Threatening Data Integrity

Data silos cause inconsistencies in departmental data. With time, each occurrence leads to inaccurate and useless data. This is often seen in the medical field when patient information is stored in multiple silos such as doctor summaries, nursing protocols, medicine intake, and procedural notes. When data silos are not connected, they tend to go out of sync and result in widespread discrepancies.

Wasting Resources

Multiple sets of data (often duplicates) burden the financial resources of the company allotted to storage space. When various departments download this information, the resource quality suffers.

Discouraging Collaborative Work

A company’s working culture drives the creation of silos, which in turn reinforces a non-collaborative culture. Data that is difficult to access reduces collaborative efforts.

data silos

How do you break down Data Silos?

Eliminating data silos enables an organization to manage and use data more effectively. It often also helps lower technology and data management costs. The following approaches can be used separately or in tandem to remove silos and connect data assets to better support business operations:

  • Data integration. Integrating data silos with other systems is the most straightforward way to break them down. The most popular form of data integration is extracted, transform, and load (ETL), which extracts data from source systems, consolidates it, and loads it into a target system or application. Other data integration techniques that can be used against silos include real-time integration, data virtualization, and extract, load, and transform, a variation on ETL.
  • Data warehouses and data lakes. The most common target system in data integration jobs is a data warehouse, which stores structured transaction data for BI, analytics, and reporting applications. Increasingly, organizations also build data lakes to hold sets of big data, which can include large volumes of structured, unstructured, and semistructured data used in data science applications. Those two types of platforms provide centralized repositories for data from different systems, making them a natural way to address silos.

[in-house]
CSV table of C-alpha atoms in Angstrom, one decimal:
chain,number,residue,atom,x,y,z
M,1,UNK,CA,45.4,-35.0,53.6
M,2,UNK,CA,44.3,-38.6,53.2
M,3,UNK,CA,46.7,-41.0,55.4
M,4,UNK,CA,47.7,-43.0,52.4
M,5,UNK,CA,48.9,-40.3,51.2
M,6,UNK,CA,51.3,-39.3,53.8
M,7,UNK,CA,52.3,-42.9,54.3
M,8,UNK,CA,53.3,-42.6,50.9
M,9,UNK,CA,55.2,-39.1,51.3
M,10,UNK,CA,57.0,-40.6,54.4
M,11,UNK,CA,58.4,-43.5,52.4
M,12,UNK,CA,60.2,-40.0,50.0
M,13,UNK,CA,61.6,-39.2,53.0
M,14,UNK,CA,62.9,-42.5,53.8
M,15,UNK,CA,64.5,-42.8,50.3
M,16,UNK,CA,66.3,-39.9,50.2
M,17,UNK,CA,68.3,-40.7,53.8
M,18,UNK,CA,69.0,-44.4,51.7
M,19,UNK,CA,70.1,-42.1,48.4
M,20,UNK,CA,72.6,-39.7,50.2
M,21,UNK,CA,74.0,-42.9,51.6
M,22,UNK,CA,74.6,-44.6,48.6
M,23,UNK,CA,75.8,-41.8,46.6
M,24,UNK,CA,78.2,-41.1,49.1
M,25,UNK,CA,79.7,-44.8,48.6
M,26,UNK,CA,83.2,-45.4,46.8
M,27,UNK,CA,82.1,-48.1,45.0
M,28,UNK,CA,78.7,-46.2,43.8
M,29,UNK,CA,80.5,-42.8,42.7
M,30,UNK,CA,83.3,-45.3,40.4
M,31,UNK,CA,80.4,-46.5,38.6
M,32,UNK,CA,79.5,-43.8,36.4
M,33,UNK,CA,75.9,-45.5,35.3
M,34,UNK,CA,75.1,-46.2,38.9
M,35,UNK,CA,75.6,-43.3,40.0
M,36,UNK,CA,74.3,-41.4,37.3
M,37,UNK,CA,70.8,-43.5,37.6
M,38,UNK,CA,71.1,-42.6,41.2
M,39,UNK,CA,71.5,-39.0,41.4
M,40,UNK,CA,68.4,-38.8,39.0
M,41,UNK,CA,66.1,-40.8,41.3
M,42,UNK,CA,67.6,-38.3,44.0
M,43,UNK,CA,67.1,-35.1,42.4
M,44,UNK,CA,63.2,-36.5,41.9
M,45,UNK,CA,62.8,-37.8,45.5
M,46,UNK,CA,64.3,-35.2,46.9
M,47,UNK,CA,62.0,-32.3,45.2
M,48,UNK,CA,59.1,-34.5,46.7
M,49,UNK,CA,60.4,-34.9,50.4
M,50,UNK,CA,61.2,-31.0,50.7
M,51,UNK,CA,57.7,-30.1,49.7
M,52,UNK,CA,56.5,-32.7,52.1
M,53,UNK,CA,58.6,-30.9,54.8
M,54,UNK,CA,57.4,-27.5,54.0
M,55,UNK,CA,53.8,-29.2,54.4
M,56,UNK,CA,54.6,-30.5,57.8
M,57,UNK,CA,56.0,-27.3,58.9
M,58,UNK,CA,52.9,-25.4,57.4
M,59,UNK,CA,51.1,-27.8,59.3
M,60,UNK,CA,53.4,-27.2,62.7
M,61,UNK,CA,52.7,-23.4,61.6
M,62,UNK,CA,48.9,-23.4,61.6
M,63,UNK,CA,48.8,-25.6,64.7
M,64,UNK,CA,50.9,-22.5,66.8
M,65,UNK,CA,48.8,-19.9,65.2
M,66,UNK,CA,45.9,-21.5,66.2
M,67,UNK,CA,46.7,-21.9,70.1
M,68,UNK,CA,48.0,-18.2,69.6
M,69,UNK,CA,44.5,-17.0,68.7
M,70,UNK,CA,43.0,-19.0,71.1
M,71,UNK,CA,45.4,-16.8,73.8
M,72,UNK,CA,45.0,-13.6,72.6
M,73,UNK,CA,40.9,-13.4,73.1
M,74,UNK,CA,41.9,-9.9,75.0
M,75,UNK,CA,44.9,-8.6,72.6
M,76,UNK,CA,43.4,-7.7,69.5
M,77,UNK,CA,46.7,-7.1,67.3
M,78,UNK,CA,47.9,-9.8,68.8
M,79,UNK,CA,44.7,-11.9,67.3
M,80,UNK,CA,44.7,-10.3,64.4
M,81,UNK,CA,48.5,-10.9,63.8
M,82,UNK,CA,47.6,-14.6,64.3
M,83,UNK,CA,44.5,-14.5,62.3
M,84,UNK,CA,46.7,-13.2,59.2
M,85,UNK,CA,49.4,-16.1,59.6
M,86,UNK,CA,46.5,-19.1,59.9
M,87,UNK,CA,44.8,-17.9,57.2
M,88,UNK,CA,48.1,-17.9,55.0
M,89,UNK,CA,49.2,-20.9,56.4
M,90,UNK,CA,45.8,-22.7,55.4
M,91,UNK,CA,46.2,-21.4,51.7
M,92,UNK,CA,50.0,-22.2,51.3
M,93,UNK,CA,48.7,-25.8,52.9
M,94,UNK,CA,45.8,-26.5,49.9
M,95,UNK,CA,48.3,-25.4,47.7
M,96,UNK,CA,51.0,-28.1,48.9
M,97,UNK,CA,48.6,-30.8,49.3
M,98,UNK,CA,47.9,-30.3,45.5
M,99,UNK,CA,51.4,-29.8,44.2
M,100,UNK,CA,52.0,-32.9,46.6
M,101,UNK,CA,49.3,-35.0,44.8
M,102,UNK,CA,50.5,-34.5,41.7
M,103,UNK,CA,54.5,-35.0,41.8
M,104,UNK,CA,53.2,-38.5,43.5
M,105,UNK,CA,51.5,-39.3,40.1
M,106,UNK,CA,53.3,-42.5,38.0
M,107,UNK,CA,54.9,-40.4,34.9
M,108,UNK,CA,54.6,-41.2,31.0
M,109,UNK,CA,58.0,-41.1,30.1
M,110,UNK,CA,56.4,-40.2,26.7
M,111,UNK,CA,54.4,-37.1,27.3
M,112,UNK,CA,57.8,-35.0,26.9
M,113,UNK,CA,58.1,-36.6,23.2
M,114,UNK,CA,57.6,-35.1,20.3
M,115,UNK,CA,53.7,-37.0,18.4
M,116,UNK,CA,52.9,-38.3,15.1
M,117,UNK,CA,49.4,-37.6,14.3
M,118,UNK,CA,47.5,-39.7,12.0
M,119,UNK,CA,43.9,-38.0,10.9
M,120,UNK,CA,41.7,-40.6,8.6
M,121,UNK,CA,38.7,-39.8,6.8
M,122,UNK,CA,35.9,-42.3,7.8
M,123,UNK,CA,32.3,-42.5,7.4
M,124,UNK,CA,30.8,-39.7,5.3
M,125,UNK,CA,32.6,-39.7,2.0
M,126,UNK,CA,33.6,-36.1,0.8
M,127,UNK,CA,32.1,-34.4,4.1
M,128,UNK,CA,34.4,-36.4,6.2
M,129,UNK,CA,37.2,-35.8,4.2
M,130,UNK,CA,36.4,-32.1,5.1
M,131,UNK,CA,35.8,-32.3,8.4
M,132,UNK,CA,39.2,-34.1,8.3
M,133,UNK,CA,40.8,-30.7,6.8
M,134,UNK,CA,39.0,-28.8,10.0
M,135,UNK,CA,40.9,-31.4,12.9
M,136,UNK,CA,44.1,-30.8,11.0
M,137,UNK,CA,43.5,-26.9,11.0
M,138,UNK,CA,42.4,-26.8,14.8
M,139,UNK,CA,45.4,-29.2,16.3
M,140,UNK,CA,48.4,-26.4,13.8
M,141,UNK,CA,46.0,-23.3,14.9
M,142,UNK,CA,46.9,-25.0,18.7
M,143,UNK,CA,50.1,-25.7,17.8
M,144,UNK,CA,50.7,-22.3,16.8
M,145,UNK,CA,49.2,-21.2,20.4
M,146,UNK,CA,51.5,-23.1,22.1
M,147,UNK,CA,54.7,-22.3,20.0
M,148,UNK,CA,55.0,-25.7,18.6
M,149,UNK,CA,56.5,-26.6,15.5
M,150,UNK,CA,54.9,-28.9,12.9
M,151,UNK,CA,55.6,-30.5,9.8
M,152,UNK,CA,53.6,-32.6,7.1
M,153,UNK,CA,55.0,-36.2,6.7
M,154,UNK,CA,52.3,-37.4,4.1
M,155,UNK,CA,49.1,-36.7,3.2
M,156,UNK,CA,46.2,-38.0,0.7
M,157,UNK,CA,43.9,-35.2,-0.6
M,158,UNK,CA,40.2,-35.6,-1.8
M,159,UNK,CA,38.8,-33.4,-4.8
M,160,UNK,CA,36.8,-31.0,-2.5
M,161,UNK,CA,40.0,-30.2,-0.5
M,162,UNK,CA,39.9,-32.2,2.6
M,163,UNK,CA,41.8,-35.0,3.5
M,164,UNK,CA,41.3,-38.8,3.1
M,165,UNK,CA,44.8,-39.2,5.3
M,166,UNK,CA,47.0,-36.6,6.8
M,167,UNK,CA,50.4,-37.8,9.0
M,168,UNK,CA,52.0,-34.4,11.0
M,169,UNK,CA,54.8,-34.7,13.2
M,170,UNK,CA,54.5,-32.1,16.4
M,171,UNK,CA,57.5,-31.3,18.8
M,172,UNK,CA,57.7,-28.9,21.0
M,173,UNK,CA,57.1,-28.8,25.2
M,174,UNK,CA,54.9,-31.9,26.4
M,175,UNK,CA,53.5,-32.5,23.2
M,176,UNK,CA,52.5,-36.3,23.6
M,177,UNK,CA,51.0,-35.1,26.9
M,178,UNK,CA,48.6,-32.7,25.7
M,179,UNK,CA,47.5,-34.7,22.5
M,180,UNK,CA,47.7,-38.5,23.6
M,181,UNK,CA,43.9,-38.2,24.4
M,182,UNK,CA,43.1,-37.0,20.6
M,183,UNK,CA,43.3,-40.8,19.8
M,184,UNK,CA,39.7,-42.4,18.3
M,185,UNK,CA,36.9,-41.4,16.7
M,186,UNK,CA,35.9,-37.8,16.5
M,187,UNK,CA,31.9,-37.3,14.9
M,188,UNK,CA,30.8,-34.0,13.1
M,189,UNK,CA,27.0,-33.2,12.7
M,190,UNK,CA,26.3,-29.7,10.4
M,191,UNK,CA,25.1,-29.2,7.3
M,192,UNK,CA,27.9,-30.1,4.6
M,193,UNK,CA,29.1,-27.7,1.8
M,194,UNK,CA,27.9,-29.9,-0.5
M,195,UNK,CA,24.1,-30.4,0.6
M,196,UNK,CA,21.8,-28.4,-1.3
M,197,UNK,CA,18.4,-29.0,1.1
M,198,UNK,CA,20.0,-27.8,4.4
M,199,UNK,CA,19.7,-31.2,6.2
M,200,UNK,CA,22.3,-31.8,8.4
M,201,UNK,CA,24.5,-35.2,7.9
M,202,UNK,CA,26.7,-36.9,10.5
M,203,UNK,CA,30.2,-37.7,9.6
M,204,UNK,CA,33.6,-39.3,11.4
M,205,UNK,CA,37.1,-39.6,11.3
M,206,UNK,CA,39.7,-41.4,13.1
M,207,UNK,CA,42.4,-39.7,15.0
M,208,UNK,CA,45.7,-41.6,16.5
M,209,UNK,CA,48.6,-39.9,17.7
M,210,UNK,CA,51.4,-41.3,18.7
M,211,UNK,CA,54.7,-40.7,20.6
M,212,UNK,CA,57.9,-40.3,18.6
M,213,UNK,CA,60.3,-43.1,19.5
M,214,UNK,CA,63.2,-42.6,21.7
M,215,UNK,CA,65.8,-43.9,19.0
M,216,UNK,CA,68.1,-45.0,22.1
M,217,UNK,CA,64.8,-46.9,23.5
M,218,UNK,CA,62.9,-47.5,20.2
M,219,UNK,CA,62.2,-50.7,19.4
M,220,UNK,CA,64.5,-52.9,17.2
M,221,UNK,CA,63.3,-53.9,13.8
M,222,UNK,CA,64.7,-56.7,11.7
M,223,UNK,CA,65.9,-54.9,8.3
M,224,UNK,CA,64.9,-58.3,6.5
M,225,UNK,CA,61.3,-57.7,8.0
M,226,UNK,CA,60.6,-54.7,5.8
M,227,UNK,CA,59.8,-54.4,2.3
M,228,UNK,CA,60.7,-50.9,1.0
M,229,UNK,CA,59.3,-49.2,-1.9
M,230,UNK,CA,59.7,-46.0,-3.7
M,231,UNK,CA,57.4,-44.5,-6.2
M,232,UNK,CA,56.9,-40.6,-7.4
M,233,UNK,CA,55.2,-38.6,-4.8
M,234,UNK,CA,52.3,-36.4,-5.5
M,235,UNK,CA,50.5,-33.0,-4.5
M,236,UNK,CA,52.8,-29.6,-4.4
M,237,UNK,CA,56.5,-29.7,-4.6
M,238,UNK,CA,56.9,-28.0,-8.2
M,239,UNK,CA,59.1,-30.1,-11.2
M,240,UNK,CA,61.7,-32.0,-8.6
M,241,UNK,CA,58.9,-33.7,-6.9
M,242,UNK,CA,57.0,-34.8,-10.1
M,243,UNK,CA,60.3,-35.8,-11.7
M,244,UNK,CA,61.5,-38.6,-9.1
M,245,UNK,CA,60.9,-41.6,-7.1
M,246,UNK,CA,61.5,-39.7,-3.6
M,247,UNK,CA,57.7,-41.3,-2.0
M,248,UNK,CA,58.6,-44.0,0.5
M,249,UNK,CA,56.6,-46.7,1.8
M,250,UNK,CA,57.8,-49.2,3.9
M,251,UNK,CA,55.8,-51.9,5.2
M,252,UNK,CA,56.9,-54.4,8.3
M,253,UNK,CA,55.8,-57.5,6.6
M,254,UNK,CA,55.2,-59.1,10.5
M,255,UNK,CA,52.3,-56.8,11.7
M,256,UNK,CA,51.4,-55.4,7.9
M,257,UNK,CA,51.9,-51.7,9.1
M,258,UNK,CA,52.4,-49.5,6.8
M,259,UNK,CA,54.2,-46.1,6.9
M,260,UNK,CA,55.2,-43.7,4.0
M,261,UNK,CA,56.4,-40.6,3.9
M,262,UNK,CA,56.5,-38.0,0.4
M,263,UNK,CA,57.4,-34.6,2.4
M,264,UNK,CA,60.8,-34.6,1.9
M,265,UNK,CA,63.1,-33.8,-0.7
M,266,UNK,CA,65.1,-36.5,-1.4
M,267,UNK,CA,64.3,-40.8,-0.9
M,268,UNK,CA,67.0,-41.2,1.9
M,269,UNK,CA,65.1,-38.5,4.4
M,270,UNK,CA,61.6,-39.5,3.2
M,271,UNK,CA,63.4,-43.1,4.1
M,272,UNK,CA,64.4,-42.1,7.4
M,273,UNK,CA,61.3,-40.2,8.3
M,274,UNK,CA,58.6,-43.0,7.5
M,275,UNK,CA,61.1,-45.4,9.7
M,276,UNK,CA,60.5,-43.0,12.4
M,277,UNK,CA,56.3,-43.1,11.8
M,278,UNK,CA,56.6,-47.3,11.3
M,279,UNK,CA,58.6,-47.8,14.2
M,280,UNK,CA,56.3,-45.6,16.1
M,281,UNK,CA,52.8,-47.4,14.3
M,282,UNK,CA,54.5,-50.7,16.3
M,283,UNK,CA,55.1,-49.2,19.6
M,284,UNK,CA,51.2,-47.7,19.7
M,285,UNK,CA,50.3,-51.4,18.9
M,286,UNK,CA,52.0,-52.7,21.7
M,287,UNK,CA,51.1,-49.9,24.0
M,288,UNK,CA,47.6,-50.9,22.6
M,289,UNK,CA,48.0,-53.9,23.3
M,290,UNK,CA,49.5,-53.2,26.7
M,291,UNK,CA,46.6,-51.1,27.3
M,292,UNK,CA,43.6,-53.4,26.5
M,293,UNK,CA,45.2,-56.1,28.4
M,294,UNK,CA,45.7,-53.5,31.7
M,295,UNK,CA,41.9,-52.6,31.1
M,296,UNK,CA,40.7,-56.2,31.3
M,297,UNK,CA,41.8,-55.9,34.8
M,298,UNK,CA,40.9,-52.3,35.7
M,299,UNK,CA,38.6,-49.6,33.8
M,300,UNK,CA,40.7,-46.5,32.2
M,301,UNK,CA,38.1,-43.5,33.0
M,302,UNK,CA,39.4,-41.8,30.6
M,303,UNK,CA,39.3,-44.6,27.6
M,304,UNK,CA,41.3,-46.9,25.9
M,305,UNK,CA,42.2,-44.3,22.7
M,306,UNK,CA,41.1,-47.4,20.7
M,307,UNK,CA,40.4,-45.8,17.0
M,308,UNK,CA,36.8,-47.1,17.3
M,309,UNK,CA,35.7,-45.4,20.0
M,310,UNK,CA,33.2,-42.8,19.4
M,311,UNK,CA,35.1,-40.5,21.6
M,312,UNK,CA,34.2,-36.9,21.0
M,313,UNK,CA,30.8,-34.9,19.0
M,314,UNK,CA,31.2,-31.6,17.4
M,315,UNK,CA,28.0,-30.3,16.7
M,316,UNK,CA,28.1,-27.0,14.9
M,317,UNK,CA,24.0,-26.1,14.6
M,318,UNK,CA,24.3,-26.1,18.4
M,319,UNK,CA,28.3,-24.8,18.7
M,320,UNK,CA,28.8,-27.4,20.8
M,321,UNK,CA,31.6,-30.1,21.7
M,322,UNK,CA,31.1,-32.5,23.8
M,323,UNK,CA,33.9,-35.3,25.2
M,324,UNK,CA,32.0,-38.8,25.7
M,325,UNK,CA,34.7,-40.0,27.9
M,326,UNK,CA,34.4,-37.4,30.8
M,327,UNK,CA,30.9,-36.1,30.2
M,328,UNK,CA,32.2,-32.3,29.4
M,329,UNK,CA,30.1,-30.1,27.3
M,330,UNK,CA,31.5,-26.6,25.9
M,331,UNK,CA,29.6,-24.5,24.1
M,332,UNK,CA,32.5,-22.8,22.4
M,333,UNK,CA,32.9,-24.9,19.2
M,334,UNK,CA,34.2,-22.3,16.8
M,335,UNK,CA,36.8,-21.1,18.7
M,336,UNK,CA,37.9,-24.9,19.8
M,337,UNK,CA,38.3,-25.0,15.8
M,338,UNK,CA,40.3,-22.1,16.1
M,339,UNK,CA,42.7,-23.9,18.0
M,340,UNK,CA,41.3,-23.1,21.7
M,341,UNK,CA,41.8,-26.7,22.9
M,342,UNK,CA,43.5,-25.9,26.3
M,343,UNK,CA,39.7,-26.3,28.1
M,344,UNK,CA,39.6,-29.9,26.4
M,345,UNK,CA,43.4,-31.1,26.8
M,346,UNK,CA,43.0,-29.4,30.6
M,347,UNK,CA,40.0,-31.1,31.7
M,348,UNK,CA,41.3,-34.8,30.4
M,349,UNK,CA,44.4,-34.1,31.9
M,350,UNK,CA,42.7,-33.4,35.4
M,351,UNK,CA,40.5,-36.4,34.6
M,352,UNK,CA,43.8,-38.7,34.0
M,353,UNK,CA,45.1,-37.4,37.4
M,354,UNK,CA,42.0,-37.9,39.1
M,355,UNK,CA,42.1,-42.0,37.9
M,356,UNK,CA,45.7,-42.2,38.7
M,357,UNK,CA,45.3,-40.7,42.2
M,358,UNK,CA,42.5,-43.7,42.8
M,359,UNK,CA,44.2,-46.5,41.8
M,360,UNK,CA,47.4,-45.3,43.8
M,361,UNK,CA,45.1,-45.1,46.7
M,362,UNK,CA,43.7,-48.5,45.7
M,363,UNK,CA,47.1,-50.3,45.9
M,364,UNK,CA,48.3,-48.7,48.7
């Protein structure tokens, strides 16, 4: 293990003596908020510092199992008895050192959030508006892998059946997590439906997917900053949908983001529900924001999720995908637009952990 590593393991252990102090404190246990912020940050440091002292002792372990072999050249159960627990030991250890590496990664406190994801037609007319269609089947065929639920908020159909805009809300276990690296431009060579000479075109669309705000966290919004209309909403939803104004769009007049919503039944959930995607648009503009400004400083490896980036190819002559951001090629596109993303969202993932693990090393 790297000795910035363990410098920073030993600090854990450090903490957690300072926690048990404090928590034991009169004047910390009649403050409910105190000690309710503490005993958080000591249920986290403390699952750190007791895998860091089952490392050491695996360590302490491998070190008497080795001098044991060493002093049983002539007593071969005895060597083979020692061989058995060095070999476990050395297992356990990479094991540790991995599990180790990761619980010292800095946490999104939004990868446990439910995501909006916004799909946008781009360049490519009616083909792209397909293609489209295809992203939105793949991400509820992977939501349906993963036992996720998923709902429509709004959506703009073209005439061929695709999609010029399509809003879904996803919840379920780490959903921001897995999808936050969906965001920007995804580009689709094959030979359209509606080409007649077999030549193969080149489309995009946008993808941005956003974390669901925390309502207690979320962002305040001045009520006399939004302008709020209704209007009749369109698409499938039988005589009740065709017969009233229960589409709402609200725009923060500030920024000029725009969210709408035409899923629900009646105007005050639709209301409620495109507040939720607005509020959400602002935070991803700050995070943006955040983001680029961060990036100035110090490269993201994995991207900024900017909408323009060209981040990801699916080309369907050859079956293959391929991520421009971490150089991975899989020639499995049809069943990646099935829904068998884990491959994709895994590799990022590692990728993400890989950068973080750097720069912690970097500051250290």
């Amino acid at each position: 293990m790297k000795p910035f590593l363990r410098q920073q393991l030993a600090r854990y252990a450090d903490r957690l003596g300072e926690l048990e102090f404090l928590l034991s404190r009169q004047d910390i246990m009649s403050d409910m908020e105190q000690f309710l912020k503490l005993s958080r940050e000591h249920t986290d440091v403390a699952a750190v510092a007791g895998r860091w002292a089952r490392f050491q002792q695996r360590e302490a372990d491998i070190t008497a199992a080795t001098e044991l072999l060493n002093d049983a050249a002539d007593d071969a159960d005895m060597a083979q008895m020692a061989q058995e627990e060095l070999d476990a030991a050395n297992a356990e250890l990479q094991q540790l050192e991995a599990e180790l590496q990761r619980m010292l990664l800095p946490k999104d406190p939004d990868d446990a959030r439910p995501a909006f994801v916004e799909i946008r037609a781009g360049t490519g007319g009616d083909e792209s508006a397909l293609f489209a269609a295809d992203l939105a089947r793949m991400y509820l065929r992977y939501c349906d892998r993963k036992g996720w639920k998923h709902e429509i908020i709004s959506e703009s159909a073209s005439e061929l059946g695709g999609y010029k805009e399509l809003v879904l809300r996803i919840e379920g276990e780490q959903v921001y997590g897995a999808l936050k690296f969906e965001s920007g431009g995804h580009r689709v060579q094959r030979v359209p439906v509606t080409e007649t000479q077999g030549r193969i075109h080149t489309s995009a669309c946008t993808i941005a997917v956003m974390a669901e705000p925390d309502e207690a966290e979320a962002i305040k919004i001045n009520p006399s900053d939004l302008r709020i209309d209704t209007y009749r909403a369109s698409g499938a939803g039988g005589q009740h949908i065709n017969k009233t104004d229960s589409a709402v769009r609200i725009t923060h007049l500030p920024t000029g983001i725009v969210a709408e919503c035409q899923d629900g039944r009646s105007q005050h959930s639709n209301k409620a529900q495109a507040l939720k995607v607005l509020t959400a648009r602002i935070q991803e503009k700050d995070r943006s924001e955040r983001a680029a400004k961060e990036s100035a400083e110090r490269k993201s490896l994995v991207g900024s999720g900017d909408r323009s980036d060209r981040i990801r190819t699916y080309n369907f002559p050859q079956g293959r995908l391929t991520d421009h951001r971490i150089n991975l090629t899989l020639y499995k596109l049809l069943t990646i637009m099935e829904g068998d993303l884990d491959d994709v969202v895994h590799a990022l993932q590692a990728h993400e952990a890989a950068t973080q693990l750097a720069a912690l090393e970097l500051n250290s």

• Enterprise data management and governance. Ultimately, it’s best to not only eliminate existing data silos but also prevent new ones from being created. A more comprehensive data management strategy helps achieve both of those goals. For example, data architecture design documents data assets maps data flows, and creates a blueprint for data platform deployments. An enterprise data strategy better aligns the data management process with business operations. And a strong data governance program can directly reduce the number of data silos in an organization and promote common data standards and policies.
  • Culture change. To really put a stop to data silos, it may be necessary to change an organization’s culture. Efforts to do so can be part of the data strategy development process or a data governance initiative. In some cases, a change management program may be needed to implement the cultural changes and ensure that departments and business units adopt them.


Data silos can happen naturally in an organization because of structural, technical, and cultural problems. For many companies, breaking down data silos and combining all of their operational and experience data is a top priority. In this article, we looked at several reasons why silos of data are a problem.

The problems caused by silos of data may seem complicated, but you don’t have to be perfect to see the benefits. Start small, find data silos, and eliminate old or wrong data. Once you have a good handle on your current environment, you can start making changes to your infrastructure, such as reducing the number of applications, integrating systems, and encouraging collaboration.